The portable oxygen cylinders are filled with liquefied oxygen. Mostly used for medical purposes or in areas with scarce or no oxygen like underwater or at high levels above the ground i.e. aerospace.
Medically, oxygen gas is used in the treatment of gas poisoning, pneumonia, used as an anesthetic when mixed with nitrous oxide or administered in deficiency of oxygen [ 3 ].
Liquefied oxygen is pale blue in color, and has a density of 1.141g/cm3. The liquid has a boiling point of -182.96°C and a freezing point of -222.65°C. Its raw material is oxygen which is obtained from natural air by a process known as fractional distillation. At 20°C, liquid gas has an expansion rate of 860:1 [ 1 ].
Fractional distillation is done in a factory with boilers this makes the laborers work in very cold environments which are highly flammable. Natural air is made up of different gases which have different evaporation or freezing points. The natural air is first liquefied to be liquid air which has a mixture of liquid nitrogen and liquid oxygen with boiling points of (-196°C) and (-183°C) respectively.
Liquid air is heated to -183°C in which oxygen evaporates, it’s tapped and liquefied again now as Oxygen liquid which is then packed in high-pressure cylinders for distribution. Most of the cylinders meet the minimum requirements of weighing 5 pounds and under and usually last up to 5 hours or more [ 2 ]. The cylinders administer oxygen in pulses through a device known as a conserver which delivers a pulse of oxygen when the user inhales.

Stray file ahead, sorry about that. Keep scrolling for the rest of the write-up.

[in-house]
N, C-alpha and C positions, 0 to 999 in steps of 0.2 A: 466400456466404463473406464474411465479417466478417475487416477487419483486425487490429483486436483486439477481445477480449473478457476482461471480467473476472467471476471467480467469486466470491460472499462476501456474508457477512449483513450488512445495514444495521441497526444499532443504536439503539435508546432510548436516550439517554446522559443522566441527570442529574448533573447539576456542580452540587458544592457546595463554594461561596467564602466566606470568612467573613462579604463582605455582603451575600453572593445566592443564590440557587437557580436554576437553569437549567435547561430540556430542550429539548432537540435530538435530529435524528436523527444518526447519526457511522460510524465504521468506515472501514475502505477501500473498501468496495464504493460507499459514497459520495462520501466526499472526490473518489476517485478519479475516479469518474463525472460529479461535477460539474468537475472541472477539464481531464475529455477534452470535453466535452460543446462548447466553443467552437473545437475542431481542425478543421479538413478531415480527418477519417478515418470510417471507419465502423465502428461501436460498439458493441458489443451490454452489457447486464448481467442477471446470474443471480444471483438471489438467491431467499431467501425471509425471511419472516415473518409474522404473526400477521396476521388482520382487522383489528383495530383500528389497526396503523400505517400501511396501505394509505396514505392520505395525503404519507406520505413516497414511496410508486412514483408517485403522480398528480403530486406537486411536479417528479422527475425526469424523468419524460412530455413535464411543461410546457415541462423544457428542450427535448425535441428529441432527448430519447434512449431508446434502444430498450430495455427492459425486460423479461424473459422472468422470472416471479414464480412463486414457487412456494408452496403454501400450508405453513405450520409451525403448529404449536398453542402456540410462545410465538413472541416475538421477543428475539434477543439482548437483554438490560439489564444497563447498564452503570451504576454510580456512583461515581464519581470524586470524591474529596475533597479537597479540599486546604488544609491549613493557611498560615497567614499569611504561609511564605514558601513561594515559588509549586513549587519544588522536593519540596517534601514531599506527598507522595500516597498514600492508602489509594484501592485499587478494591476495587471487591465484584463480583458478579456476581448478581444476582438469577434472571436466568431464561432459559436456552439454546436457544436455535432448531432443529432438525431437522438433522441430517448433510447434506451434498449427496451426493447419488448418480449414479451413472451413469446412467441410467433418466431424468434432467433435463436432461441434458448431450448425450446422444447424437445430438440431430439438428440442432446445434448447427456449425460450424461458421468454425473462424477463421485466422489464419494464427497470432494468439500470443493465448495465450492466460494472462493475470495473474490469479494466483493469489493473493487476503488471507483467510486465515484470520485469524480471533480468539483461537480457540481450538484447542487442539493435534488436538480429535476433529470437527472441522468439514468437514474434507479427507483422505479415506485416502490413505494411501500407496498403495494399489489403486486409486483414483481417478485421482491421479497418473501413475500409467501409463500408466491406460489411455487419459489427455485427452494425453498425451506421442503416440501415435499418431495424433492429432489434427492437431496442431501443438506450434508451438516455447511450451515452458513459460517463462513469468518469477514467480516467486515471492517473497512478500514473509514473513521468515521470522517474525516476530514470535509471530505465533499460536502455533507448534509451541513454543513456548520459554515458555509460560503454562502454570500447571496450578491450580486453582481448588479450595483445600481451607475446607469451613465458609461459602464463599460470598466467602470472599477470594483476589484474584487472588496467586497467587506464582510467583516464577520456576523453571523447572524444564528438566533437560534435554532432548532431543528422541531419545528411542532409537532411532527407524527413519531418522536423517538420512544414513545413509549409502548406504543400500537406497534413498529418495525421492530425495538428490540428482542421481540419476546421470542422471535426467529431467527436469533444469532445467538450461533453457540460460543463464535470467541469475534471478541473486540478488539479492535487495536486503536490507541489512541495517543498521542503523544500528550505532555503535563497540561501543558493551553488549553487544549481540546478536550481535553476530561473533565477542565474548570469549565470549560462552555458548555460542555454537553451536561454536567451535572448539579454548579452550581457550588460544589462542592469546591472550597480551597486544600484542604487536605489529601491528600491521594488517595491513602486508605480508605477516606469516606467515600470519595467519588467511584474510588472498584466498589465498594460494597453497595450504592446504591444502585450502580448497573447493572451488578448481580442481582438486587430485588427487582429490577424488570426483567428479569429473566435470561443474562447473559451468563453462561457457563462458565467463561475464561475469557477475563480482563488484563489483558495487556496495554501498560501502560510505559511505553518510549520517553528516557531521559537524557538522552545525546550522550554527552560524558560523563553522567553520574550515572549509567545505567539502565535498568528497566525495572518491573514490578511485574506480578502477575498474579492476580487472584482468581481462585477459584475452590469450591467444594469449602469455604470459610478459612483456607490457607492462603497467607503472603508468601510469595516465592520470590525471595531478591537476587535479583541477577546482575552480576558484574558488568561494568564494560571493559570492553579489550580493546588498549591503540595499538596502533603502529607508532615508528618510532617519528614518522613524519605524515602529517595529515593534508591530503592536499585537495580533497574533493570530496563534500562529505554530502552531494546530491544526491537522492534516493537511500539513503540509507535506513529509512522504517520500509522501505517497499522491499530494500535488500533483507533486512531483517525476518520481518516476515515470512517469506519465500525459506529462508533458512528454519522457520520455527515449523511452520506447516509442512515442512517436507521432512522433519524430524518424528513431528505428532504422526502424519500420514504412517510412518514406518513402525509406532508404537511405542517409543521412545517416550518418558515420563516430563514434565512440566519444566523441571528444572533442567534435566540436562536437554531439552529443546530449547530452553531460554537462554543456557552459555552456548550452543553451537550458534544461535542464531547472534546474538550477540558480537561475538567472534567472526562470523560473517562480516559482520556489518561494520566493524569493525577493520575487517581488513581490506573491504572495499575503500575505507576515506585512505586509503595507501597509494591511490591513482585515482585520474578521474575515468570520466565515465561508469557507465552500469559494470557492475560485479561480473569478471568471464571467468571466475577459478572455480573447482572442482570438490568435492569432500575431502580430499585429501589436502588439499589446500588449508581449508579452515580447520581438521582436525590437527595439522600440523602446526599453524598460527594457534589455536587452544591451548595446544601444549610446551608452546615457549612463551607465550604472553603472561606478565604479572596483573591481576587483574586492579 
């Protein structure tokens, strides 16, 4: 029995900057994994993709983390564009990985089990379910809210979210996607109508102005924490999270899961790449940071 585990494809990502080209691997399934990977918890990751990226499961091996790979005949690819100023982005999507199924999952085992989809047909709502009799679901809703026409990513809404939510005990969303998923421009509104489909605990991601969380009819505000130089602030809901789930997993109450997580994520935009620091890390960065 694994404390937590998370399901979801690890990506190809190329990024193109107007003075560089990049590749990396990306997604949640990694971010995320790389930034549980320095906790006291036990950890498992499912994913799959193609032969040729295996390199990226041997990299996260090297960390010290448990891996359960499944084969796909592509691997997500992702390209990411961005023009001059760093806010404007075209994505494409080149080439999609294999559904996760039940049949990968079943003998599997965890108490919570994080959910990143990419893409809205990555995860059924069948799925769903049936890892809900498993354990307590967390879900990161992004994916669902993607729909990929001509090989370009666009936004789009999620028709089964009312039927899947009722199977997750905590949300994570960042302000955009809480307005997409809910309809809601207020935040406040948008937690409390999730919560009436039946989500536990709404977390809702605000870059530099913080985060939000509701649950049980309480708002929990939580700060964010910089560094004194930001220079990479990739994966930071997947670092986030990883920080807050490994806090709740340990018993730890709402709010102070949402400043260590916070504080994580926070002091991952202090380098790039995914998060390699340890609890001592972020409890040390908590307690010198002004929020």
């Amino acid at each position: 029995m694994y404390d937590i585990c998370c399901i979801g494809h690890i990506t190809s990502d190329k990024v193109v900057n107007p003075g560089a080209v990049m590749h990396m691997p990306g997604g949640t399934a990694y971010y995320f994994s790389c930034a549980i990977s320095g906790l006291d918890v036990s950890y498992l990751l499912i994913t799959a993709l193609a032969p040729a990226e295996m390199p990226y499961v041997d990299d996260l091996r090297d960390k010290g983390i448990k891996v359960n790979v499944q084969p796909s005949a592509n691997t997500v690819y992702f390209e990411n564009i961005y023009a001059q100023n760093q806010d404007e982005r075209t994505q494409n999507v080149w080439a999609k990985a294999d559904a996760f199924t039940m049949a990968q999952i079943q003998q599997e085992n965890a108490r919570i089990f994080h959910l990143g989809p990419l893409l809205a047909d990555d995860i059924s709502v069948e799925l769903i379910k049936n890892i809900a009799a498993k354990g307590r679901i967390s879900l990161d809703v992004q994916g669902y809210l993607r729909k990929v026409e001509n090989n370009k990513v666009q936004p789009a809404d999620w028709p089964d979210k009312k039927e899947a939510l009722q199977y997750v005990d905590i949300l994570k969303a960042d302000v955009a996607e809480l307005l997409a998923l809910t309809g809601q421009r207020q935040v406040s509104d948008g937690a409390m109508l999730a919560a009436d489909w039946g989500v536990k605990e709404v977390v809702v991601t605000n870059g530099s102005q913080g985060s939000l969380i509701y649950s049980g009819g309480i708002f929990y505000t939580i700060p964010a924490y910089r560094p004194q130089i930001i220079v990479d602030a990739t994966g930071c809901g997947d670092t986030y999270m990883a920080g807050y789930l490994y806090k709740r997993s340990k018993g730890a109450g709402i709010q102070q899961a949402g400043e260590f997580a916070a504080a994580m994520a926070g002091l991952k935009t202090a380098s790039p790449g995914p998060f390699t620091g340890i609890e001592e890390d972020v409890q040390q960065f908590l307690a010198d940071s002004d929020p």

Ethical considerations of the product are; the liquefied gas is highly explosive and flammable hence its use for industrial purposes. Due to its properties of being highly flammable and explosive, some people mix it with powdered charcoal to make explosives that are lethal.
The product should be produced the way it’s being done but its distributions should be controlled and sold only to authorized dealers and users to minimize its use to prepare explosives.
O’Leary, D. (2000). Oxygen O2: Retrieved on Mar 22, 2009, from http://www.ucc.ie/academic/chem/dolchem/html/elem/elem008.html
Portableoxygen, (2009). Portable Oxygen: Weights & Durations: Retrieved on Mar 22, 2009, from http://www.portableoxygen.org/weightsand%20durations.html
Rees, P & Dudley, F. (2006). Provision of oxygen at home. British Medical Journal. 317(7163): 935–938.
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